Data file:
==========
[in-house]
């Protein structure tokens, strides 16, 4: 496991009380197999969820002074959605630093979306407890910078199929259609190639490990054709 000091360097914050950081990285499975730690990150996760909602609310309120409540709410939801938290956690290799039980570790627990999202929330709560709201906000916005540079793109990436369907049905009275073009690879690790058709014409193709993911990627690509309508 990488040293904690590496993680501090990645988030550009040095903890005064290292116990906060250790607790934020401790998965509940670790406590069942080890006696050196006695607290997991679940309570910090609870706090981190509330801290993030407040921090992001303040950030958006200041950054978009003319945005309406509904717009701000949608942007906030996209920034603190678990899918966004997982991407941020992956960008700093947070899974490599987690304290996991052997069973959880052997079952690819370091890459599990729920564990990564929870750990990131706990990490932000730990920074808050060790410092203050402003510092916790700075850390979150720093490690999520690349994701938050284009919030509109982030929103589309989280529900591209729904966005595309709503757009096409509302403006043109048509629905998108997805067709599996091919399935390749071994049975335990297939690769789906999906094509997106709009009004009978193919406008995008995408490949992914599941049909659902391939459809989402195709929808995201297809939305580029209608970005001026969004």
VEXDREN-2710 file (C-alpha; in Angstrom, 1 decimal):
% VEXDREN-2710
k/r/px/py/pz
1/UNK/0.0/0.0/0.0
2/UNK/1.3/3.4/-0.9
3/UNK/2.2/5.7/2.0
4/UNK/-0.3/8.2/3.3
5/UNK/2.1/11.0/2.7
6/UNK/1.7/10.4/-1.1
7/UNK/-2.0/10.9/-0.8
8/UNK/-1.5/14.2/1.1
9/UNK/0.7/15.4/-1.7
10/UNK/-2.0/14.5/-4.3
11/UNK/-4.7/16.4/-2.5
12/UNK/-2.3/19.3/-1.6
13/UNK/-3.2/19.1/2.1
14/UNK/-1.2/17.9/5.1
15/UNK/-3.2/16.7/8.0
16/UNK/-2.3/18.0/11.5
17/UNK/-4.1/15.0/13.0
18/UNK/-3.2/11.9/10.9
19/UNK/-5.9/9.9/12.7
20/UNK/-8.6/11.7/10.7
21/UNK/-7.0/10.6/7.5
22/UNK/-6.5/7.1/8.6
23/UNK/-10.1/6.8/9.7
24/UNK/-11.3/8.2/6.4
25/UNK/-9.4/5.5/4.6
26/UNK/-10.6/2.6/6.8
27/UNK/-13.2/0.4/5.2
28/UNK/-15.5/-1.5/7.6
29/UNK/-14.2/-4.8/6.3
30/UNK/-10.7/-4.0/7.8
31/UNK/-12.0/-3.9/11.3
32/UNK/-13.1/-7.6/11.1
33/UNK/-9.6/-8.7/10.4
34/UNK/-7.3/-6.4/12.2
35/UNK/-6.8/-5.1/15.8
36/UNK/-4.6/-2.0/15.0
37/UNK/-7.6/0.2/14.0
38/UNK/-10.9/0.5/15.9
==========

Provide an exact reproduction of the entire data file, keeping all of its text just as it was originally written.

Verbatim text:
[in-house]
């Protein structure tokens, strides 16, 4: 496991009380197999969820002074959605630093979306407890910078199929259609190639490990054709 000091360097914050950081990285499975730690990150996760909602609310309120409540709410939801938290956690290799039980570790627990999202929330709560709201906000916005540079793109990436369907049905009275073009690879690790058709014409193709993911990627690509309508 990488040293904690590496993680501090990645988030550009040095903890005064290292116990906060250790607790934020401790998965509940670790406590069942080890006696050196006695607290997991679940309570910090609870706090981190509330801290993030407040921090992001303040950030958006200041950054978009003319945005309406509904717009701000949608942007906030996209920034603190678990899918966004997982991407941020992956960008700093947070899974490599987690304290996991052997069973959880052997079952690819370091890459599990729920564990990564929870750990990131706990990490932000730990920074808050060790410092203050402003510092916790700075850390979150720093490690999520690349994701938050284009919030509109982030929103589309989280529900591209729904966005595309709503757009096409509302403006043109048509629905998108997805067709599996091919399935390749071994049975335990297939690769789906999906094509997106709009009004009978193919406008995008995408490949992914599941049909659902391939459809989402195709929808995201297809939305580029209608970005001026969004």
VEXDREN-2710 file (C-alpha; in Angstrom, 1 decimal):
% VEXDREN-2710
k/r/px/py/pz
1/UNK/0.0/0.0/0.0
2/UNK/1.3/3.4/-0.9
3/UNK/2.2/5.7/2.0
4/UNK/-0.3/8.2/3.3
5/UNK/2.1/11.0/2.7
6/UNK/1.7/10.4/-1.1
7/UNK/-2.0/10.9/-0.8
8/UNK/-1.5/14.2/1.1
9/UNK/0.7/15.4/-1.7
10/UNK/-2.0/14.5/-4.3
11/UNK/-4.7/16.4/-2.5
12/UNK/-2.3/19.3/-1.6
13/UNK/-3.2/19.1/2.1
14/UNK/-1.2/17.9/5.1
15/UNK/-3.2/16.7/8.0
16/UNK/-2.3/18.0/11.5
17/UNK/-4.1/15.0/13.0
18/UNK/-3.2/11.9/10.9
19/UNK/-5.9/9.9/12.7
20/UNK/-8.6/11.7/10.7
21/UNK/-7.0/10.6/7.5
22/UNK/-6.5/7.1/8.6
23/UNK/-10.1/6.8/9.7
24/UNK/-11.3/8.2/6.4
25/UNK/-9.4/5.5/4.6
26/UNK/-10.6/2.6/6.8
27/UNK/-13.2/0.4/5.2
28/UNK/-15.5/-1.5/7.6
29/UNK/-14.2/-4.8/6.3
30/UNK/-10.7/-4.0/7.8
31/UNK/-12.0/-3.9/11.3
32/UNK/-13.1/-7.6/11.1
33/UNK/-9.6/-8.7/10.4
34/UNK/-7.3/-6.4/12.2
35/UNK/-6.8/-5.1/15.8
36/UNK/-4.6/-2.0/15.0
37/UNK/-7.6/0.2/14.0
38/UNK/-10.9/0.5/15.9